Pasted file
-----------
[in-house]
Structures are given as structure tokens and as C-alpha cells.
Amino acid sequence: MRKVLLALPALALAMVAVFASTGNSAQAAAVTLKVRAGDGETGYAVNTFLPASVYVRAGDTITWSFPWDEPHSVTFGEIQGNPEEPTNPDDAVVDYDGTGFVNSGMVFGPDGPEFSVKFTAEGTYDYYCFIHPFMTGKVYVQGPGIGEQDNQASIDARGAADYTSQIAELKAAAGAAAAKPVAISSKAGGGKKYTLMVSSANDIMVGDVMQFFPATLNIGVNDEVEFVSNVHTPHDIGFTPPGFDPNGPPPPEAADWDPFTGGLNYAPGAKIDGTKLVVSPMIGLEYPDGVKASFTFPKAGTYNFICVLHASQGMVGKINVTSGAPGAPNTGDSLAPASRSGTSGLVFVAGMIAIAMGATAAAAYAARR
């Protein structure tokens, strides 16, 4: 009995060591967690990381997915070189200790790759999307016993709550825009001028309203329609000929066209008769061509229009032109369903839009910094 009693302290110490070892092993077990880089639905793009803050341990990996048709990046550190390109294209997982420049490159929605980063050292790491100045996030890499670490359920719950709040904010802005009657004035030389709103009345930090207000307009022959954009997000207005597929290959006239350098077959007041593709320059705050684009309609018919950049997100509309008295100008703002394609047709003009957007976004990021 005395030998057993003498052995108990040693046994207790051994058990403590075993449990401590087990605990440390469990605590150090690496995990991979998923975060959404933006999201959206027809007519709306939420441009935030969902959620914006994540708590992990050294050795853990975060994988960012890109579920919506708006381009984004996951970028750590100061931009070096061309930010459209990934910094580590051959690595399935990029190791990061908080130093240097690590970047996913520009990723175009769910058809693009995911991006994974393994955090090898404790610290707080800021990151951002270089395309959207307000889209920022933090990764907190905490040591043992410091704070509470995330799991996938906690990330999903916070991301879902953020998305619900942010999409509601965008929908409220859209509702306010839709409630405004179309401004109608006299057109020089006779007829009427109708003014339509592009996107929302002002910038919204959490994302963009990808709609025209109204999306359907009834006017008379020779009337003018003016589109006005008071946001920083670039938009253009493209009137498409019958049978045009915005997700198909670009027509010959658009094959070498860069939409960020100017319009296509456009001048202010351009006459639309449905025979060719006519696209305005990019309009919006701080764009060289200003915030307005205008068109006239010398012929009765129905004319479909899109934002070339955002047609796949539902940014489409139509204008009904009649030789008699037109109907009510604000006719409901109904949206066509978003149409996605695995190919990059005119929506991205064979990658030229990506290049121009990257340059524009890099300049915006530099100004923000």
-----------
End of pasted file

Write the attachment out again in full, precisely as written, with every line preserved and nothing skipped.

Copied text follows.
[in-house]
Structures are given as structure tokens and as C-alpha cells.
Amino acid sequence: MRKVLLALPALALAMVAVFASTGNSAQAAAVTLKVRAGDGETGYAVNTFLPASVYVRAGDTITWSFPWDEPHSVTFGEIQGNPEEPTNPDDAVVDYDGTGFVNSGMVFGPDGPEFSVKFTAEGTYDYYCFIHPFMTGKVYVQGPGIGEQDNQASIDARGAADYTSQIAELKAAAGAAAAKPVAISSKAGGGKKYTLMVSSANDIMVGDVMQFFPATLNIGVNDEVEFVSNVHTPHDIGFTPPGFDPNGPPPPEAADWDPFTGGLNYAPGAKIDGTKLVVSPMIGLEYPDGVKASFTFPKAGTYNFICVLHASQGMVGKINVTSGAPGAPNTGDSLAPASRSGTSGLVFVAGMIAIAMGATAAAAYAARR
């Protein structure tokens, strides 16, 4: 009995060591967690990381997915070189200790790759999307016993709550825009001028309203329609000929066209008769061509229009032109369903839009910094 009693302290110490070892092993077990880089639905793009803050341990990996048709990046550190390109294209997982420049490159929605980063050292790491100045996030890499670490359920719950709040904010802005009657004035030389709103009345930090207000307009022959954009997000207005597929290959006239350098077959007041593709320059705050684009309609018919950049997100509309008295100008703002394609047709003009957007976004990021 005395030998057993003498052995108990040693046994207790051994058990403590075993449990401590087990605990440390469990605590150090690496995990991979998923975060959404933006999201959206027809007519709306939420441009935030969902959620914006994540708590992990050294050795853990975060994988960012890109579920919506708006381009984004996951970028750590100061931009070096061309930010459209990934910094580590051959690595399935990029190791990061908080130093240097690590970047996913520009990723175009769910058809693009995911991006994974393994955090090898404790610290707080800021990151951002270089395309959207307000889209920022933090990764907190905490040591043992410091704070509470995330799991996938906690990330999903916070991301879902953020998305619900942010999409509601965008929908409220859209509702306010839709409630405004179309401004109608006299057109020089006779007829009427109708003014339509592009996107929302002002910038919204959490994302963009990808709609025209109204999306359907009834006017008379020779009337003018003016589109006005008071946001920083670039938009253009493209009137498409019958049978045009915005997700198909670009027509010959658009094959070498860069939409960020100017319009296509456009001048202010351009006459639309449905025979060719006519696209305005990019309009919006701080764009060289200003915030307005205008068109006239010398012929009765129905004319479909899109934002070339955002047609796949539902940014489409139509204008009904009649030789008699037109109907009510604000006719409901109904949206066509978003149409996605695995190919990059005119929506991205064979990658030229990506290049121009990257340059524009890099300049915006530099100004923000």